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The ABCs of “Greening” the Warehouse Facility

Determining the warehouse facility’s carbon footprint — and then reducing it as much as possible — can put your company on the road to environmental sustainability.

Q3 / Summer 2013
If businesses’ energy consumption stories were best-selling mysteries, it wouldn’t be difficult to figure out “whodunit,” because the terms “supply chain” and “carbon footprint” often seem to be synonymous. In fact, according to some estimates, transportation and logistics may account for up to 75 percent of most companies’ carbon emissions.

While it’s true that supply chains will always involve higher-than-average energy demands, that doesn’t mean your company can’t find multiple ways to “green” its logistics from end to end. And one good place to start is with your warehouses — or, more specifically, your warehouses’ carbon footprints.

What Goes Into a Warehouse Carbon Footprint Calculation?

To some people, the concept of a carbon footprint calculation requires no introduction. Simply put, it’s a way to measure the impact that a particular function, facility, or activity has on the environment so that a company, department, or individual can make better, more sustainable decisions. In the case of warehouses, some of the key ingredients besides square footage, headcount, and total hours of operation include:

E-grid emissions: Here in the United States, all men may have been created equal — but all megawatt hours are not. Each of the 26 sub-regions within our country’s three power grids emits a different level of carbon dioxide — ranging from a high of more than 2,000 pounds per megawatt hour in Pennsylvania to a low of just over 819 pounds per megawatt hour in New York State. As a result, an electrical appliance or forklift operating at a facility in one area of the country is going to account for a considerably different level of greenhouse gas than that same appliance or forklift operating in another area.

Material-handling equipment:
It’s not just about how many pieces of industrial equipment a facility uses. It’s also about whether those piece of equipment are forklift or pallet jacks; how they’re powered (propane or electricity); where they’re operated (in some e-grid sub-regions, propane and electric power sources are roughly equal, and in others, i.e., the higher power grid regions, propane is going to have the lower level of carbon emissions); and whether they’re sit-down or stand-up (the latter is generally more energy-efficient). Each piece of equipment’s wattage or gallons per mile/gallons per hour, whichever is applicable, is another important consideration.

Warehouse, office, and miscellaneous equipment:
Plugging in key data about heat-shrink machines, conveyors, layer-picking devices, or other machines that might be in use on a warehouse floor may be the most important aspect of this particular category. However, it’s important not to forget that even small pieces of equipment operating in other areas of a facility, such as breakroom refrigerators and microwaves or office computers and printers, are carbon footprint contributors, too, even if they are fairly negligible ones.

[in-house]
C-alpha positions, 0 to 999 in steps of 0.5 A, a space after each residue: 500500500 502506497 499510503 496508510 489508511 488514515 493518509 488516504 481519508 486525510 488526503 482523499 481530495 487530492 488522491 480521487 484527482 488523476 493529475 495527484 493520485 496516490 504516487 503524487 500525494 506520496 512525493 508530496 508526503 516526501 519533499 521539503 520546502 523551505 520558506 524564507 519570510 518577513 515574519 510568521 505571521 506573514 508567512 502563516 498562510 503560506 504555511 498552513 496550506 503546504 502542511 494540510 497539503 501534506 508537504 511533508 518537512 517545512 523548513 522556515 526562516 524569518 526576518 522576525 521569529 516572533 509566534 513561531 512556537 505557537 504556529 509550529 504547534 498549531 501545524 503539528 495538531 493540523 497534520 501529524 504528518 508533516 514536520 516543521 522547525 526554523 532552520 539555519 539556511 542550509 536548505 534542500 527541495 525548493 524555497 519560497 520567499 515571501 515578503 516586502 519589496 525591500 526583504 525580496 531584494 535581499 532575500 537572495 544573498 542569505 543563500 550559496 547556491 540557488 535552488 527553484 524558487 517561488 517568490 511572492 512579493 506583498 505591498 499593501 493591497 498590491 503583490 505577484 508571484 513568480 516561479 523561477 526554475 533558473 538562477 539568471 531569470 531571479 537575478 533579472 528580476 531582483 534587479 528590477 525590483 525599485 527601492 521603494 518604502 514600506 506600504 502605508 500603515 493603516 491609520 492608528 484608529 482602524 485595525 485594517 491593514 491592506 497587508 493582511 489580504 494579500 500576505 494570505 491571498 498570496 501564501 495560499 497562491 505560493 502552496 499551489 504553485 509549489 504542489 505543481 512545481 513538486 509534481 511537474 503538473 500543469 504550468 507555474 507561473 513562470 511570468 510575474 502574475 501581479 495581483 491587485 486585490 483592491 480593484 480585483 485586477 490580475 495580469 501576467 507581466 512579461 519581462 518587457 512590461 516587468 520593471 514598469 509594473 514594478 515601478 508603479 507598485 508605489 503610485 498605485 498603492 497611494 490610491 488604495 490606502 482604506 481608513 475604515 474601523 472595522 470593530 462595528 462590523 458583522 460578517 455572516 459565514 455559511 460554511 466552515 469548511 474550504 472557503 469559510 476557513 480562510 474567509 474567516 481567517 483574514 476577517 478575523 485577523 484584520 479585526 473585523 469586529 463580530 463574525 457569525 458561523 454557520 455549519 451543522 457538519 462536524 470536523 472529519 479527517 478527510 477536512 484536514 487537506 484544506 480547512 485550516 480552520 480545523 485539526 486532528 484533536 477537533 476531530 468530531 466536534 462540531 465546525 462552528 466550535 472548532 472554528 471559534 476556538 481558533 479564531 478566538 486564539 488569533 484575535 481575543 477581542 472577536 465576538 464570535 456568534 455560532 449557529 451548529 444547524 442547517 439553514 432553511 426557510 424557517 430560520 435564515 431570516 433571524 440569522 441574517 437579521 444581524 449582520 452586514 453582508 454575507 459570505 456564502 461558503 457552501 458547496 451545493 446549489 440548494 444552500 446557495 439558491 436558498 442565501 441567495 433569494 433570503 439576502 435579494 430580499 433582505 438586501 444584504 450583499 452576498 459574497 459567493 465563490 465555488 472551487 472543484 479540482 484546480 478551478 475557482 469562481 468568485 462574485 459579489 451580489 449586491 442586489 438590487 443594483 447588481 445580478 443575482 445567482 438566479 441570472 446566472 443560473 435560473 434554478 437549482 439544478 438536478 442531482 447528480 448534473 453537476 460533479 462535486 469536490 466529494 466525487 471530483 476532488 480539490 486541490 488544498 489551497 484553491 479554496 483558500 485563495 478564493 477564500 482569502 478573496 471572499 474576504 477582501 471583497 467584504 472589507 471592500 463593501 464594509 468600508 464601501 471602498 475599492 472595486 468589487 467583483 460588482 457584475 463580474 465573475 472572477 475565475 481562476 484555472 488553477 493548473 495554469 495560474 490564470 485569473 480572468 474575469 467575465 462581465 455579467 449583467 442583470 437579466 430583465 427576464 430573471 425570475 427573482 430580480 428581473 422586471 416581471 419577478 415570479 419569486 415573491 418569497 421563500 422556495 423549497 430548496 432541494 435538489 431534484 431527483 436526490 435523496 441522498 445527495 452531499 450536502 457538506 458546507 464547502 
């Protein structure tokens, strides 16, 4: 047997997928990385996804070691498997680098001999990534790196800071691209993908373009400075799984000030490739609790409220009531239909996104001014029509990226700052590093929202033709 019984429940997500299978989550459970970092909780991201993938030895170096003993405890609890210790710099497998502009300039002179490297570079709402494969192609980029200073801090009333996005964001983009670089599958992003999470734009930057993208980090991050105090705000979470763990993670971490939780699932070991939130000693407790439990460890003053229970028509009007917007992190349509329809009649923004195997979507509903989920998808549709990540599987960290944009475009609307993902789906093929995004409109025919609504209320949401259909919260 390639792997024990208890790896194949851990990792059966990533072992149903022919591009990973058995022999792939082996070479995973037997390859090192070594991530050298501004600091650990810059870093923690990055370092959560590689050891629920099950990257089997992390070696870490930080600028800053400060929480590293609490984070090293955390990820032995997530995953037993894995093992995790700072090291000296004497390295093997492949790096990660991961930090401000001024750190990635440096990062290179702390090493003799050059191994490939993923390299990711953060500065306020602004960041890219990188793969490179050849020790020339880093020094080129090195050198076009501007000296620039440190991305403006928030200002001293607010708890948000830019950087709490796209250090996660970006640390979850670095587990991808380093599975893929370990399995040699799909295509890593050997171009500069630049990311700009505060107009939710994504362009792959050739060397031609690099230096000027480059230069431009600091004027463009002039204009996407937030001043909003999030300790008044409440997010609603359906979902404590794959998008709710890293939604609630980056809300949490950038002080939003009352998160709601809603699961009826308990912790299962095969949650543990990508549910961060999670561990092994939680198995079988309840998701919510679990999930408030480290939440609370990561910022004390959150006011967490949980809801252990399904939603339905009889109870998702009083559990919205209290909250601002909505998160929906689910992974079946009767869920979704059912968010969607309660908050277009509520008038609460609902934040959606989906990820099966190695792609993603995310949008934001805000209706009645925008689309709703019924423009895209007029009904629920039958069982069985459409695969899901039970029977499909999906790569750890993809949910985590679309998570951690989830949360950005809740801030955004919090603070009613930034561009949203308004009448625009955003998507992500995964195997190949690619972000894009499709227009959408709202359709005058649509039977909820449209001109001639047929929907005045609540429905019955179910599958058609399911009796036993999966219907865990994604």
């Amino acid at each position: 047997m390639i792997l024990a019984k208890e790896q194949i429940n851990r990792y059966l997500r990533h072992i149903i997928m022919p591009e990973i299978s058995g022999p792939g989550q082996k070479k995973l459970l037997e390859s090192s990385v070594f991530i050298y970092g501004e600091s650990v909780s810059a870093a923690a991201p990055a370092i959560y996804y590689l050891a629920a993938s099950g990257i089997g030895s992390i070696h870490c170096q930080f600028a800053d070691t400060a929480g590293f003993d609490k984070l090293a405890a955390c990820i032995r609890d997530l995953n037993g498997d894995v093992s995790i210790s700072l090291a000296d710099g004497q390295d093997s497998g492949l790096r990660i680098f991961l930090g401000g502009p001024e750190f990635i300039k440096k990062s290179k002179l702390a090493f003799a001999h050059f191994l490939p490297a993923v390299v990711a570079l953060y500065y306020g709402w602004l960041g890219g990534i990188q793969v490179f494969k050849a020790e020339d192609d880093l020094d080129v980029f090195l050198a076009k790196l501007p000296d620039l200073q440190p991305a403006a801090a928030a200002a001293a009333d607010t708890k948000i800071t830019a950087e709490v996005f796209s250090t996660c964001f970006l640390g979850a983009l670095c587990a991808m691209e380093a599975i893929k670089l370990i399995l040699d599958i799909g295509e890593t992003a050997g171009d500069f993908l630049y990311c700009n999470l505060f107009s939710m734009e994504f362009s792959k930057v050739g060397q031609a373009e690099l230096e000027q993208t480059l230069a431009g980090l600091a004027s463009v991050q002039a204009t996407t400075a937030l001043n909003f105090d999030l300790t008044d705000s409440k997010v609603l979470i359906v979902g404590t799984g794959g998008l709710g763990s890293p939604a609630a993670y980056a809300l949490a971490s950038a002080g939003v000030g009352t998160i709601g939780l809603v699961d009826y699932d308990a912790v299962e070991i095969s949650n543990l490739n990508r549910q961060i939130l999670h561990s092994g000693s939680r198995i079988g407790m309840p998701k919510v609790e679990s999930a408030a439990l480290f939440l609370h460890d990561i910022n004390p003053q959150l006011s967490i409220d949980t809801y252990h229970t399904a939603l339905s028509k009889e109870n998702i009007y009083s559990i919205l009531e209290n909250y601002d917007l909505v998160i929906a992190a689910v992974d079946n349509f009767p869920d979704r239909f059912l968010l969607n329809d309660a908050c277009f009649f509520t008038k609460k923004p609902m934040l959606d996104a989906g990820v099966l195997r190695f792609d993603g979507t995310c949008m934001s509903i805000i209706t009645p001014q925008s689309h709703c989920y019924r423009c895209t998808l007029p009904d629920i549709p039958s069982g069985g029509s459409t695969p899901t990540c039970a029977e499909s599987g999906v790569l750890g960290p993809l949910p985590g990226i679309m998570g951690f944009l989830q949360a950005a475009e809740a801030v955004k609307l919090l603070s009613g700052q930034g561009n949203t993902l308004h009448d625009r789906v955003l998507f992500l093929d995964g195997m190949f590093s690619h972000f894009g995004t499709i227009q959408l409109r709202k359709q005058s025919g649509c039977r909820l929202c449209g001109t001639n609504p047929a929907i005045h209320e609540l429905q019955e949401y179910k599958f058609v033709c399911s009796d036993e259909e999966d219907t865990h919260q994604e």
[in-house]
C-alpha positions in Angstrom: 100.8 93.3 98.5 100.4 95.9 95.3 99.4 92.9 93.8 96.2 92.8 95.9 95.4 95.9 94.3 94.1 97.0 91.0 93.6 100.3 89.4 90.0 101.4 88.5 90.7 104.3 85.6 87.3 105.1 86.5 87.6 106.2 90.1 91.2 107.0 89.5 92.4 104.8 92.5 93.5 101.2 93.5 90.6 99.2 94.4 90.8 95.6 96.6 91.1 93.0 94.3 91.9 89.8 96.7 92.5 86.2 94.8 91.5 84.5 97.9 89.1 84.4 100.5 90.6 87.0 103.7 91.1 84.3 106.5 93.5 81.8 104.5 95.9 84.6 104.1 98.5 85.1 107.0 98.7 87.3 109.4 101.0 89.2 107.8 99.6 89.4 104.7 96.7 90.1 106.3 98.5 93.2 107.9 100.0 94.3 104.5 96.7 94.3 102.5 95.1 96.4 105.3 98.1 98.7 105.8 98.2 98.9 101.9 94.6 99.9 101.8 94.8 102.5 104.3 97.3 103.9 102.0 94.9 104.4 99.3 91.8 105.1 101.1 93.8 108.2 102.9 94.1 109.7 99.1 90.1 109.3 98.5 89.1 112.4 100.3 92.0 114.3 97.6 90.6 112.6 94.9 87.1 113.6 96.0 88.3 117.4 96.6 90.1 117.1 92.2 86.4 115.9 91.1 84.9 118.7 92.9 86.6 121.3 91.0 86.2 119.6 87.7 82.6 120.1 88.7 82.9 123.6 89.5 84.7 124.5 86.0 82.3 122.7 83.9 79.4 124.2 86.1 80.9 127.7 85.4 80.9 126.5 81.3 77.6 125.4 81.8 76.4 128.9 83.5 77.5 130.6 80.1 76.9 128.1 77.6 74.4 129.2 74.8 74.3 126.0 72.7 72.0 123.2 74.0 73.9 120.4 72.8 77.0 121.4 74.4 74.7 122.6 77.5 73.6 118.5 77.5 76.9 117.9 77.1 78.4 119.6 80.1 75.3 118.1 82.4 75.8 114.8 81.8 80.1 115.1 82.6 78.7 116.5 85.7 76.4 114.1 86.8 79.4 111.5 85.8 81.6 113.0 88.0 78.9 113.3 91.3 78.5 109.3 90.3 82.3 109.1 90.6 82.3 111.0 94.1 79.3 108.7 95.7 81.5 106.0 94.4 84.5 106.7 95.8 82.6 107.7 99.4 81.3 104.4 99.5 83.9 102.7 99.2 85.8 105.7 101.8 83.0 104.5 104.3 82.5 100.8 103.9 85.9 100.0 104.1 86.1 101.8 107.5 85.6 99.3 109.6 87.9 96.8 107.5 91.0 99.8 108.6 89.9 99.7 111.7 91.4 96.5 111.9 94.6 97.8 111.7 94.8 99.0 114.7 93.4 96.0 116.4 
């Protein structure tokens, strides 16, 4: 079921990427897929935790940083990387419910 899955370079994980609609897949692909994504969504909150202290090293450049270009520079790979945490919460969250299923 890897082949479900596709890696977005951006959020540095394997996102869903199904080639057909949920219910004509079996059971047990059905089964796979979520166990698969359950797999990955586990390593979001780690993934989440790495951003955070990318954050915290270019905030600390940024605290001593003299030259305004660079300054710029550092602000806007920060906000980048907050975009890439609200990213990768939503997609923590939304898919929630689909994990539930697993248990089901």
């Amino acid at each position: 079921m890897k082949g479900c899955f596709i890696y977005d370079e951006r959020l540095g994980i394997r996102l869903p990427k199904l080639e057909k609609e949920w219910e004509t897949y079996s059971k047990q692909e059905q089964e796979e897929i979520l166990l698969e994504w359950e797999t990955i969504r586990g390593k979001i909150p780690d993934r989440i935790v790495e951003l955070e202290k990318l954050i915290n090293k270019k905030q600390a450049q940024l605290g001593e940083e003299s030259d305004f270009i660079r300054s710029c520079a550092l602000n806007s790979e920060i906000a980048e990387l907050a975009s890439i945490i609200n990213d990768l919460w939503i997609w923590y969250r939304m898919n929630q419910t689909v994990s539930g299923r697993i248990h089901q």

Heating, cooling, and insulation: A simple assessment of a facility’s heating and cooling systems and their energy-efficiency ratings is merely the tip of the iceberg. A thorough assessment also must examine how many exposures a facility has to the outer environment — windows, truck doors, doors for personnel to travel in and out of — as well as what kinds of materials were used for a facility’s walls (and how thick they are), what types of roofing shingles have been used (and what their R factor is), and how many days per year each system is in use.

Lighting: In addition to tallying the number and wattage of fixtures used, companies also must distinguish between the type of lighting used — metal halide or fluorescent/incandescent (which is considerably more energy-efficient) — and factor in things like the hours these lights are used, and whether or not energy-saving devices like auto-sensors are in place. The importance of this particular category cannot be stressed enough, because it usually is the single largest contributor to a warehouse’s carbon footprint.

Waste: Unless a warehouse is actively participating in a recycling program, it could be sending tons of plastic, cardboard, and other waste to landfills each year — as much as one pound per 100 square feet of warehouse, according to The Rosenthal Group, a waste and recycling management firm — with an equally dramatic impact on the environment. Thus, it’s essential to record and capture what type of trash compactor a company is using (including the type and compaction ratio), the size of dumpsters it’s using in tons, and the frequency of how often its trash is collected.

Real-world, reliable references: When it comes to assigning the proper values or ratings to all of the aforementioned things, there are several highly helpful primary and secondary sources available. Some — including the Environmental Protection Agency, Department of Energy, National Institute of Standards and Technology, and National Oceanographic Data Center — are government agencies. Others, such as LEED and Energy Star, are private or government initiatives. Plus, there are many academic organizations, e.g., Utah State University’s Climate Center, and private companies that specialize in things like lighting design, roofing and climate control, etc. — specialties that could enable companies to drill down into certain areas of their calculations more quickly or thoroughly.

Next: How Can a Warehouse Carbon Footprint Calculation Be Used?
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